Also, our business depends on our media to deliver their advertising services on their platforms (such as search engines, mobile apps and social media platforms), which in turn rely on the performance, reliability and stability of the internet infrastructure and telecommunications systems. Since we rely on the performance of our media to deliver ads for our advertisers, any interruption or failure of their information technology and communications systems may undermine the delivery of our advertising services and cause us to lose advertisers. All in all, any interruption or failure of the internet infrastructure and telecommunications systems could impair our ability to effectively deliver ads and provide our services, and could cause us to lose advertisers, and our business, financial condition and results of operations would be adversely affected.

In addition, we depend on the accuracy and genuineness of advertising performance data and other data provided by media in evaluating the effectiveness of our advertisers’ advertising campaigns and calculating the amount of rebates or incentives that we are entitled to receive from our media. If the advertising performance data or other data provided by media is inaccurate or fraudulent, it may undermine our optimization efforts to achieve better performance for our advertisers’ ads. This could also result in disputes with our advertisers and media, harm to our reputation and loss of our advertisers and media, and adversely affect our business, results of operations and financial condition.

Failure to appropriately evaluate the credit profile of our advertisers or effectively manage our credit risk associated with credit terms granted to our advertisers and/or delay in settlement of accounts receivable from our advertisers could materially and adversely impact our operating cash flow and may result in significant provisions and impairments on our accounts receivable which in turn would have a material adverse impact on our business operations, results of operation, financial condition and our business pursuits and prospects.

Our gross accounts receivable increased from $57.1 million as of December 31, 2019 to $69.9 million as of December 31, 2020, and decreased to $62.8 million as of December 31, 2021, of which $16.2 million, $26.7 million and $39.8 million, representing approximately 28.4%, 38.2%, and 63.4% of our gross accounts receivable, respectively, were outstanding for over six months as of the respective period end. As of December 31, 2021, 2020 and 2019, we made bad debt allowance of $6.4 million, $4.7 million and $2.5 million against our gross outstanding accounts receivable.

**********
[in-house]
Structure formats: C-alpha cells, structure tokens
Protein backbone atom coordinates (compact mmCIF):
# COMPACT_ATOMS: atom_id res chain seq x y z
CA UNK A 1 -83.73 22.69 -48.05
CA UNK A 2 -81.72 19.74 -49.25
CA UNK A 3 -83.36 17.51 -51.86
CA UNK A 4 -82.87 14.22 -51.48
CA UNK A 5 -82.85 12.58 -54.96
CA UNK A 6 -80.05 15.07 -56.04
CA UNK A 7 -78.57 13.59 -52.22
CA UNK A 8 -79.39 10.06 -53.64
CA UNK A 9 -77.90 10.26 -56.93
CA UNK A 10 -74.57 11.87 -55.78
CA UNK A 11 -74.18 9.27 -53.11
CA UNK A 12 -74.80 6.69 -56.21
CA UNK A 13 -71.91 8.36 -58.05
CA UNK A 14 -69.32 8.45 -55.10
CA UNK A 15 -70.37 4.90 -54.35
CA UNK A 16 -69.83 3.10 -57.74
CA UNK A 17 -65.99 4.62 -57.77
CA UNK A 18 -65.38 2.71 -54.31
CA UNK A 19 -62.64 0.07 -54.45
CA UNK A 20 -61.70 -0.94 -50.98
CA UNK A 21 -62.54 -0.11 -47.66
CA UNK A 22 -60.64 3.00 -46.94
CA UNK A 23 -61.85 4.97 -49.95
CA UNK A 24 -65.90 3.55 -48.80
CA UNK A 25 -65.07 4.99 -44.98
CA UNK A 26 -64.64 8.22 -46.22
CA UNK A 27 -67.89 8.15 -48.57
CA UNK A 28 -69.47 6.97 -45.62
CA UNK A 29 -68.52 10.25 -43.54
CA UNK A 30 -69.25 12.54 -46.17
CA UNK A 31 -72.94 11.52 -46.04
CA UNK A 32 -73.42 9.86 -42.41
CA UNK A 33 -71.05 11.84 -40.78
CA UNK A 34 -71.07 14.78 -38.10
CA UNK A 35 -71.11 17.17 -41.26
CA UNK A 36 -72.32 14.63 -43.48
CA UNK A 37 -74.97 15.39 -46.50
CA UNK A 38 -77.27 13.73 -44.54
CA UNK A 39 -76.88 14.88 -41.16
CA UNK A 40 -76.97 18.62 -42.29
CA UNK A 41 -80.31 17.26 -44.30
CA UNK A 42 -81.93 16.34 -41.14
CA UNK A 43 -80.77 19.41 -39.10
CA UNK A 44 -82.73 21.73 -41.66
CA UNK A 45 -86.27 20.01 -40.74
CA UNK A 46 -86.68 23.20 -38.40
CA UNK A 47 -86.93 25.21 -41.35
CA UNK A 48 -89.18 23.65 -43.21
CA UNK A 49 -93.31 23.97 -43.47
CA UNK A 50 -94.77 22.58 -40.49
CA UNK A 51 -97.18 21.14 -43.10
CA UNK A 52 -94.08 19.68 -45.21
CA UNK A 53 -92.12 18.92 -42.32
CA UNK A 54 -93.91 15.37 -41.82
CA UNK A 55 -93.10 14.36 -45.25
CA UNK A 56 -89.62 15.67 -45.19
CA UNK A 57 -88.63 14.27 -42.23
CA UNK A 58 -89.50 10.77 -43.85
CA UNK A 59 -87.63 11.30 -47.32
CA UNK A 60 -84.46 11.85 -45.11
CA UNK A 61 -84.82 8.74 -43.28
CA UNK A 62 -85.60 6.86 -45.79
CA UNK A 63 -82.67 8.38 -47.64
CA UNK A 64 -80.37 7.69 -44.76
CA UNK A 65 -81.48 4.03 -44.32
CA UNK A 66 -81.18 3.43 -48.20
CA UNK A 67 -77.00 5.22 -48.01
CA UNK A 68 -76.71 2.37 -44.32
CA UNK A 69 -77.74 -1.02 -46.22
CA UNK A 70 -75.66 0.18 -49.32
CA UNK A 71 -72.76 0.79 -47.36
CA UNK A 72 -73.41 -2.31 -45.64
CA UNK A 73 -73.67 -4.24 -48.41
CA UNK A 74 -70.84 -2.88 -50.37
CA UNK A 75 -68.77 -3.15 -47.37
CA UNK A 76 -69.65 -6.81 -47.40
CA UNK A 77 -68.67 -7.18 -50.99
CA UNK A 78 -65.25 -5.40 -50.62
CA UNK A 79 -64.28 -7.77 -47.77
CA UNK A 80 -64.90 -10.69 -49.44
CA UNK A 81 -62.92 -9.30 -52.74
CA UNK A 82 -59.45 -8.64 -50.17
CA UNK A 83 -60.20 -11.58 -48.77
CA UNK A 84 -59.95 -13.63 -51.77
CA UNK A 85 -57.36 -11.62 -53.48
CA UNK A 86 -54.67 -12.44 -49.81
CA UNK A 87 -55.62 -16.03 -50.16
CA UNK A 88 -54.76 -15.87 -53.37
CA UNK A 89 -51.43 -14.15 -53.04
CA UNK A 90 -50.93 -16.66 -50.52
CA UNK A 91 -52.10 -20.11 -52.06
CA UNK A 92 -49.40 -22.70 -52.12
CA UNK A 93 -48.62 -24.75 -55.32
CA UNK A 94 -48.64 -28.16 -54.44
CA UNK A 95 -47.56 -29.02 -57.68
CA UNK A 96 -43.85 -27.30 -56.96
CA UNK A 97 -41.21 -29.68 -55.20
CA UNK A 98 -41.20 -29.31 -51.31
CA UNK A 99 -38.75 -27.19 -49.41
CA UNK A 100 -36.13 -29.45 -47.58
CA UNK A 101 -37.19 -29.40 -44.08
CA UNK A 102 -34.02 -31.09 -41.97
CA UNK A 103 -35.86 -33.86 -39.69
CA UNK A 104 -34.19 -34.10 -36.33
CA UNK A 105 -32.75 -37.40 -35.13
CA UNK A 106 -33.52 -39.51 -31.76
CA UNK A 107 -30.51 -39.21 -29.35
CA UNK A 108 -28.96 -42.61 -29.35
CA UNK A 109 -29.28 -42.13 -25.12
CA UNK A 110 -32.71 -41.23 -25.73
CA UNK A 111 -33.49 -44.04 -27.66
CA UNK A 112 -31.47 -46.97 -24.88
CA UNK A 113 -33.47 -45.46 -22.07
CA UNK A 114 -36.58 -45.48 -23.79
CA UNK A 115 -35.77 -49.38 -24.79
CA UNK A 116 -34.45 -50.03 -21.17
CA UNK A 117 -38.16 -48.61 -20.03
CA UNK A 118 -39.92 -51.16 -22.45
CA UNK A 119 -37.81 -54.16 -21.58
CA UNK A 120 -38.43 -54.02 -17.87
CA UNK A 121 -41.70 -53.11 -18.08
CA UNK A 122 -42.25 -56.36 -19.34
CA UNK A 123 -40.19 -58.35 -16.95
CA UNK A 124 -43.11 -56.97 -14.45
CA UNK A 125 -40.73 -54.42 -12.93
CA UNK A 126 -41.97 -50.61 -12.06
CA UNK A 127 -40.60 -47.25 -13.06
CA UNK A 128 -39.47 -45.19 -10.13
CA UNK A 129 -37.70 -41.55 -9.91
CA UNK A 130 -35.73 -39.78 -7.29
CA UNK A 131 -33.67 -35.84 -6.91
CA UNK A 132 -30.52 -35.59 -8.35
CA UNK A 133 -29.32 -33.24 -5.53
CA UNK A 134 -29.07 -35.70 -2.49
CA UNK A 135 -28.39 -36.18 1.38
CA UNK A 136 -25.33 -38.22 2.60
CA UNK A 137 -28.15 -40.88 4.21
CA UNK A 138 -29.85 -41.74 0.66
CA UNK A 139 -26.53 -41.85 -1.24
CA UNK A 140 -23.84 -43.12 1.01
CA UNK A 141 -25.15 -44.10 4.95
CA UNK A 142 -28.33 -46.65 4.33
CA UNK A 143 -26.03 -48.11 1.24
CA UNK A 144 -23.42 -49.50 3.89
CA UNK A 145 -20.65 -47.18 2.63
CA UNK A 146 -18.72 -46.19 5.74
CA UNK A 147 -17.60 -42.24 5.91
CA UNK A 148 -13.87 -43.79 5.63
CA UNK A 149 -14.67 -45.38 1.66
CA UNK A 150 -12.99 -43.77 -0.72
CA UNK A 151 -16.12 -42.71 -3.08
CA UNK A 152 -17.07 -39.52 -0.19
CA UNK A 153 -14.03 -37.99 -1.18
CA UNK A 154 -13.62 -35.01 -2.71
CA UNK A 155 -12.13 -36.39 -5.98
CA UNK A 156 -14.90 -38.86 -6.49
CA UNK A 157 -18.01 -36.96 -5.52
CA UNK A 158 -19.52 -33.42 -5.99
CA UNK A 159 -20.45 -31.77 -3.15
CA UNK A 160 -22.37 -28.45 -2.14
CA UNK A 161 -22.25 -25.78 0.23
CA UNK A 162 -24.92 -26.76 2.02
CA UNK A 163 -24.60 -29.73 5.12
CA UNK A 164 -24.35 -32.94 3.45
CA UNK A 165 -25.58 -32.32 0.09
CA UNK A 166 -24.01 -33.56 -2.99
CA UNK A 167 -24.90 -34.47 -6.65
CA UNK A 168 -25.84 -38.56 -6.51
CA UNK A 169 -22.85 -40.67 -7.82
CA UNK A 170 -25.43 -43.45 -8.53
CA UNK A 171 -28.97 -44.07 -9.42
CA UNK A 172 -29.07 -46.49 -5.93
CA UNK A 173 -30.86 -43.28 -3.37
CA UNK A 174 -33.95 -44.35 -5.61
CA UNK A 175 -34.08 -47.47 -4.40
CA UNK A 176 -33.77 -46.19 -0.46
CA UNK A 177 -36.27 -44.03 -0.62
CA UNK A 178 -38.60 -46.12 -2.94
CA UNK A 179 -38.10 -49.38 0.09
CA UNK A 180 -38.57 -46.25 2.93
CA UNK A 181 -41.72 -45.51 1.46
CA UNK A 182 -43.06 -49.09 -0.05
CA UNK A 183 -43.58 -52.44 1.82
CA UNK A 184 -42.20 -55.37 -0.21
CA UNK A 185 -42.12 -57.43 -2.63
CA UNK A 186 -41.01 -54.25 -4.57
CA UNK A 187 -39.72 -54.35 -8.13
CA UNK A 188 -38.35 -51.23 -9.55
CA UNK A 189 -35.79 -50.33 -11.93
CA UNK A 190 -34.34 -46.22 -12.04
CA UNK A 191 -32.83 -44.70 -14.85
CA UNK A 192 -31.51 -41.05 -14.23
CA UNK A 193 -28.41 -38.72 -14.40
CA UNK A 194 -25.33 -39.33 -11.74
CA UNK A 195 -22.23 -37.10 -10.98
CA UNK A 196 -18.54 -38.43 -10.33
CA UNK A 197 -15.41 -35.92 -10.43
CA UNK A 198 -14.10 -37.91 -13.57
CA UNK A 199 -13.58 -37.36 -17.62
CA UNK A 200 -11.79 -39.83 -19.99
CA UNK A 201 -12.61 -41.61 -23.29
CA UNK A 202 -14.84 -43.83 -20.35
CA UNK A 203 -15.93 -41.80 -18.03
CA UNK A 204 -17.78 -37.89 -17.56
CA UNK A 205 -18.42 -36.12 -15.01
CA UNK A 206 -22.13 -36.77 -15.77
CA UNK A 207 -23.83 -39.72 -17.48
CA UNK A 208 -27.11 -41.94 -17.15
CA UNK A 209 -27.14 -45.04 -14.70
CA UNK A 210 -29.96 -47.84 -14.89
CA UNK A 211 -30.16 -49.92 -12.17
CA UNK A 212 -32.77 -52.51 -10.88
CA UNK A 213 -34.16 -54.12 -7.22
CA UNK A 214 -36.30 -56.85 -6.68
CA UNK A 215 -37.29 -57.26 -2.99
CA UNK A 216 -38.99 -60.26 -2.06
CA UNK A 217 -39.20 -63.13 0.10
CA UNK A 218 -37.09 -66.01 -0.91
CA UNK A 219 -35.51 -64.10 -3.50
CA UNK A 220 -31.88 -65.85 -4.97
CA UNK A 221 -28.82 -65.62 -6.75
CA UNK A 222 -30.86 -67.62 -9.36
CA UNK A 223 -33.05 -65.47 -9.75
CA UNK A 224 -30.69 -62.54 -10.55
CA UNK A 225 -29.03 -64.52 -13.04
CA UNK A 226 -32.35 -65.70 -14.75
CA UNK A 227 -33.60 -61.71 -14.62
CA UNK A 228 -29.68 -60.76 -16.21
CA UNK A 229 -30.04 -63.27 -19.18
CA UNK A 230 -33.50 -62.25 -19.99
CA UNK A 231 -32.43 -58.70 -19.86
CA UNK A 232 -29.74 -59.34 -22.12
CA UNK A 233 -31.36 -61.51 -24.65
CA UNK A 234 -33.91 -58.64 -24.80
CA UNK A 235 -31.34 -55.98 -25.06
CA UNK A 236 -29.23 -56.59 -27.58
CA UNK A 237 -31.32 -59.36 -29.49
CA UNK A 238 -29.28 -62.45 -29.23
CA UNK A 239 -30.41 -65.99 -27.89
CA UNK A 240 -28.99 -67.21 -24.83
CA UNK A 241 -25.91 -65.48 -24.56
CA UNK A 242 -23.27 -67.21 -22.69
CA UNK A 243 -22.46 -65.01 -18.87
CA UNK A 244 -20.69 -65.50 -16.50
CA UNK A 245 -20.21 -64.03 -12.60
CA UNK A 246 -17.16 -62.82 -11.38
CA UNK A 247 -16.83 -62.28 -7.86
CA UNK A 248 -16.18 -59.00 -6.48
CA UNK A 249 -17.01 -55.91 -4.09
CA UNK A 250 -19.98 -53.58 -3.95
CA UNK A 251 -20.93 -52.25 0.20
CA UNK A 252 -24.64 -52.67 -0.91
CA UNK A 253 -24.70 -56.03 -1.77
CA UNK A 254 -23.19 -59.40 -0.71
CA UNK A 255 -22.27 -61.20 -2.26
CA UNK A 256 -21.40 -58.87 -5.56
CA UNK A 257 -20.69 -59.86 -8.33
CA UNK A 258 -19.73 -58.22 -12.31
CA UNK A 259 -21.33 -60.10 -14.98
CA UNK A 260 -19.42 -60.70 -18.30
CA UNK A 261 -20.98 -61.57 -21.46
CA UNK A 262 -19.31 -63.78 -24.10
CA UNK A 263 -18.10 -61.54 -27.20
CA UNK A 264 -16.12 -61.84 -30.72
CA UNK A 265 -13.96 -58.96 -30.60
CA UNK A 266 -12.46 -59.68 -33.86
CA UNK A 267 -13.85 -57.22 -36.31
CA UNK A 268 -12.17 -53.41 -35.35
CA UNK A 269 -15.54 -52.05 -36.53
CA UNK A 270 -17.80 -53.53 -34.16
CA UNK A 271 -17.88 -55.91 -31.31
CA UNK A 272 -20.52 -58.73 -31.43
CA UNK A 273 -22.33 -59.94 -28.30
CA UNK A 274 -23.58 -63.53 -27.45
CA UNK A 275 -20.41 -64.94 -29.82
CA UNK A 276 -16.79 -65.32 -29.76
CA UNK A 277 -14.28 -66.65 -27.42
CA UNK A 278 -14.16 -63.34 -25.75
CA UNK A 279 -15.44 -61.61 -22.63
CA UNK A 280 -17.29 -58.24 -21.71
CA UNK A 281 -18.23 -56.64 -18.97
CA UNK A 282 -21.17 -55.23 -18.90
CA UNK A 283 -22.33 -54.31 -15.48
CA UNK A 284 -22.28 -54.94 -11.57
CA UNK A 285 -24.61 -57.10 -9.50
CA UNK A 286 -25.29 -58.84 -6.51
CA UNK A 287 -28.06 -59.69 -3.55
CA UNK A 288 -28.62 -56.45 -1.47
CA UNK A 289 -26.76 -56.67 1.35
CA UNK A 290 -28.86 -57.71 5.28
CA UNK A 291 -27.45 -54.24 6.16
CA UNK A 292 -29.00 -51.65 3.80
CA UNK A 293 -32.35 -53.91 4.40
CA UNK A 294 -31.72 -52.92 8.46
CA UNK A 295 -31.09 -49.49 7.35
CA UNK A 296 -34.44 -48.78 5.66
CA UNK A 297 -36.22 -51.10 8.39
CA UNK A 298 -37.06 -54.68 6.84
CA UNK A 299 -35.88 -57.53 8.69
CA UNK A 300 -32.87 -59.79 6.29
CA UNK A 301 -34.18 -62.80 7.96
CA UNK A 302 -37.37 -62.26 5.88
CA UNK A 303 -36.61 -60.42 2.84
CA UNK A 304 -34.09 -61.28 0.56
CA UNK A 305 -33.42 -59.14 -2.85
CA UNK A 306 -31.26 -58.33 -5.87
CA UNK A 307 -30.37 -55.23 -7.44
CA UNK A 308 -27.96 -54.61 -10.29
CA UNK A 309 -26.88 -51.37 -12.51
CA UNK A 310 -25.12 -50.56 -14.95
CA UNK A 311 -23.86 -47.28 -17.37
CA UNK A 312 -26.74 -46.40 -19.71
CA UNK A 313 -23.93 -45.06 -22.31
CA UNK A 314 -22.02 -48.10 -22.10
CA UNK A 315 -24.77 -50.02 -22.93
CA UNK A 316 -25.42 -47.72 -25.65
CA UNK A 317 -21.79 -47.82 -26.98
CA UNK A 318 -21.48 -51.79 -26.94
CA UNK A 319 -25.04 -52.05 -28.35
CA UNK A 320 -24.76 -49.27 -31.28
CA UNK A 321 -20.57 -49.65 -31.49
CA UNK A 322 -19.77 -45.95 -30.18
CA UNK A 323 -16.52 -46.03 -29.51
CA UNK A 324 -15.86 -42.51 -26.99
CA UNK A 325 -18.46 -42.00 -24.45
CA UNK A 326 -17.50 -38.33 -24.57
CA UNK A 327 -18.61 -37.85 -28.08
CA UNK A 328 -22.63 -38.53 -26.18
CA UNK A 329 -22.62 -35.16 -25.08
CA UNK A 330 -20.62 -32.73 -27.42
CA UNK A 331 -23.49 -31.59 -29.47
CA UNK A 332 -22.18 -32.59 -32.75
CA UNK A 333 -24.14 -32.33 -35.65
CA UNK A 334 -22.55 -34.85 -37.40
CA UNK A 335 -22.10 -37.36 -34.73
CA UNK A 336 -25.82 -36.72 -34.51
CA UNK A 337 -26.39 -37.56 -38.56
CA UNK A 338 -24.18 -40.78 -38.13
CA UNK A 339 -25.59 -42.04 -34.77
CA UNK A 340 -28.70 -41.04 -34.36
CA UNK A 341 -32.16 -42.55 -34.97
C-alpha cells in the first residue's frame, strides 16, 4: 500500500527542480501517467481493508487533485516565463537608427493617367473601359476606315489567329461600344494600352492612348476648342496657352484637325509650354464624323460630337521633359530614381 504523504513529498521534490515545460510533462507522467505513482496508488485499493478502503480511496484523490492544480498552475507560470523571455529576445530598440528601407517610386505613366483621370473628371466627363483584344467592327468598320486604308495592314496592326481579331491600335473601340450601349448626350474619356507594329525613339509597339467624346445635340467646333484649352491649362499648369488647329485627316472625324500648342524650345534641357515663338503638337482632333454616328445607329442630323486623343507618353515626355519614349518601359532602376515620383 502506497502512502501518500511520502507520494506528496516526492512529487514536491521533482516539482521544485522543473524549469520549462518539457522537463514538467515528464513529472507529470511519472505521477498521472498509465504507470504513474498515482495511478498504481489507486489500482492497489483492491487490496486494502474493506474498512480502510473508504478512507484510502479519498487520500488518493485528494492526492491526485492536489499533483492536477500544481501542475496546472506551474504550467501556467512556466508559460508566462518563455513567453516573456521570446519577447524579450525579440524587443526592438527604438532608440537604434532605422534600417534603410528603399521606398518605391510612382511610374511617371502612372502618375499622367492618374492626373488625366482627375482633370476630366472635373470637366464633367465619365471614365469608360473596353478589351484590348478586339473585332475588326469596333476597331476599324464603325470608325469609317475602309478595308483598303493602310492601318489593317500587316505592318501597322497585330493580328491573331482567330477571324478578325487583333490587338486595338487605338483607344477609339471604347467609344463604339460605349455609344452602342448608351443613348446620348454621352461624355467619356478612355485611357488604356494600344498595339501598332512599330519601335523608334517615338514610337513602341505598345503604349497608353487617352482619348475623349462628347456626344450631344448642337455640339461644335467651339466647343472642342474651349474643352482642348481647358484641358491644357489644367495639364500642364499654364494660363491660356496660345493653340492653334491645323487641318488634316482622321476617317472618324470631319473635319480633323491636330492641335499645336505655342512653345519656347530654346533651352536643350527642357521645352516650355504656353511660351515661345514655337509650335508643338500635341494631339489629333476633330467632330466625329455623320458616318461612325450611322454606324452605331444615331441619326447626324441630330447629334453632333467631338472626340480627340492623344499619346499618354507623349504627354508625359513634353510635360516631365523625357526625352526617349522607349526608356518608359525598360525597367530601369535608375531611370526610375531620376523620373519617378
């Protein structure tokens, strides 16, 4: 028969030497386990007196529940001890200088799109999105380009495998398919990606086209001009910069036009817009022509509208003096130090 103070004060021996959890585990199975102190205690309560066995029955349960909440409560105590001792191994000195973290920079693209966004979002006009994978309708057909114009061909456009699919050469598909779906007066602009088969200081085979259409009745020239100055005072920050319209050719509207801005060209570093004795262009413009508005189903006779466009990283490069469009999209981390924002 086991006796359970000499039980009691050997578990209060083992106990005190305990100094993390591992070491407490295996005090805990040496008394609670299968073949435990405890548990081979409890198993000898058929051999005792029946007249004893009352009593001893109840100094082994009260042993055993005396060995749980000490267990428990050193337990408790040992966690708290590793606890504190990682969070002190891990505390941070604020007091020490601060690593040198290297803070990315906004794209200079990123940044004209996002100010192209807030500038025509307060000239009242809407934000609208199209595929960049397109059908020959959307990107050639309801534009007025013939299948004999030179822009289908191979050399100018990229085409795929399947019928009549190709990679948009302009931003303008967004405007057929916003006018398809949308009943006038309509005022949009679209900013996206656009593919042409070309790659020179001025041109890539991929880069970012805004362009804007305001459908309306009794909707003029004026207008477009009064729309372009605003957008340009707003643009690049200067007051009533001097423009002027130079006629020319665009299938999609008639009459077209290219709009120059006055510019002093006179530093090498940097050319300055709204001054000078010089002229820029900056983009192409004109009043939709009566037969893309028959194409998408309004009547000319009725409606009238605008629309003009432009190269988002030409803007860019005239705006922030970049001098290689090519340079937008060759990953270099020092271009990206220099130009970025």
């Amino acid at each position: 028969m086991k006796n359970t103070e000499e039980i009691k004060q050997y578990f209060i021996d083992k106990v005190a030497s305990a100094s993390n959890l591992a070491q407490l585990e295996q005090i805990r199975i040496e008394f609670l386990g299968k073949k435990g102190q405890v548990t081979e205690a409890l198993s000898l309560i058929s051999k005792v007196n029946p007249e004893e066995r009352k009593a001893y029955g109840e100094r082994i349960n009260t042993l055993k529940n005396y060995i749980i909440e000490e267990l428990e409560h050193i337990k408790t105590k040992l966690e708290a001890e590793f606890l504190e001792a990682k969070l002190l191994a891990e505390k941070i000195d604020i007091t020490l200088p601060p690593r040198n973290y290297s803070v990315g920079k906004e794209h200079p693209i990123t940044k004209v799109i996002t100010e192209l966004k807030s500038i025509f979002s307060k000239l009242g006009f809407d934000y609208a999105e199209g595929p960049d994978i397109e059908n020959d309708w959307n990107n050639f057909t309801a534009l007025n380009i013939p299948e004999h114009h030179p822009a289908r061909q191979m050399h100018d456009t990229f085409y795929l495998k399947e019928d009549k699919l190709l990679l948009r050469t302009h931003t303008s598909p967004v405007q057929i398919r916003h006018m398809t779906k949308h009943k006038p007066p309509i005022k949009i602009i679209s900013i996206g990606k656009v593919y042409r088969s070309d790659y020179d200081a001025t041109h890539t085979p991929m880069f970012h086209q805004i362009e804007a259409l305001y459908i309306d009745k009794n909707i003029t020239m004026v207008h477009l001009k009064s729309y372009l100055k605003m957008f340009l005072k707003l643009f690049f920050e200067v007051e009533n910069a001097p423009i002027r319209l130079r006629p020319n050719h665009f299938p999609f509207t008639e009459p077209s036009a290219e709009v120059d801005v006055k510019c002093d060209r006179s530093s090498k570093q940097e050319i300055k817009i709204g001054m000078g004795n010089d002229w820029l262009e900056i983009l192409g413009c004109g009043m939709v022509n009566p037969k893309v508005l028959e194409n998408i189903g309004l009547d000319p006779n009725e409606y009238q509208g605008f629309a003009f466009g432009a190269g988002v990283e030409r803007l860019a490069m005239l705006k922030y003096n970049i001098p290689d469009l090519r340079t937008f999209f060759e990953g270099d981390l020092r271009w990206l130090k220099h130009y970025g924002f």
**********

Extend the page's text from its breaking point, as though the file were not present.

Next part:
The increase in the accounts receivable aging over the fiscal year as of December 31, 2021 was mainly due to the delayed payment from our customers as their business performance was affected by the COVID-19 pandemic, and their collection of payment from the end advertisers was also adversely impacted. In addition, government authority of Horgos took certain measures to control the development of the COVID-19 pandemic, including prohibiting any express delivery from leaving Horgos, which was lifted subsequently in May 2021. Some of the sales invoices that were issued by Horgos Baosheng could not be delivered to our customers in time, which lengthen the payment process of our customers.

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We attributed our growth of our gross accounts receivable during the fiscal years ended December 31, 2020 and 2021 to delayed payment from our customers as they were affected by the outbreak of COVID-19. We attributed the substantial growth of our gross accounts receivable during the fiscal years ended December 31, 2019 and 2018, particularly in the fiscal year 2018, partly to the growth in our gross billing (which represented 28.2% of our gross billing of $202.7 million for the fiscal year 2019 and 40.4% of our gross billing of $150.6 million for the fiscal year 2018), and the temporary delay and suspension of issuance of tax invoices by the relevant government authority of Horgos since April 2018, rendering us not being able to invoice our advertisers for their advertising spend, and effectively lengthening the actual collection periods of the receivables due from the affected advertisers. See also “— Risks Related to Our Business and Industry — If our advertisers delay in settlement of our accounts receivable or if we are unable to issue invoices to our advertisers on a timely basis, our business, financial condition and results of operations may be materially and adversely affected.”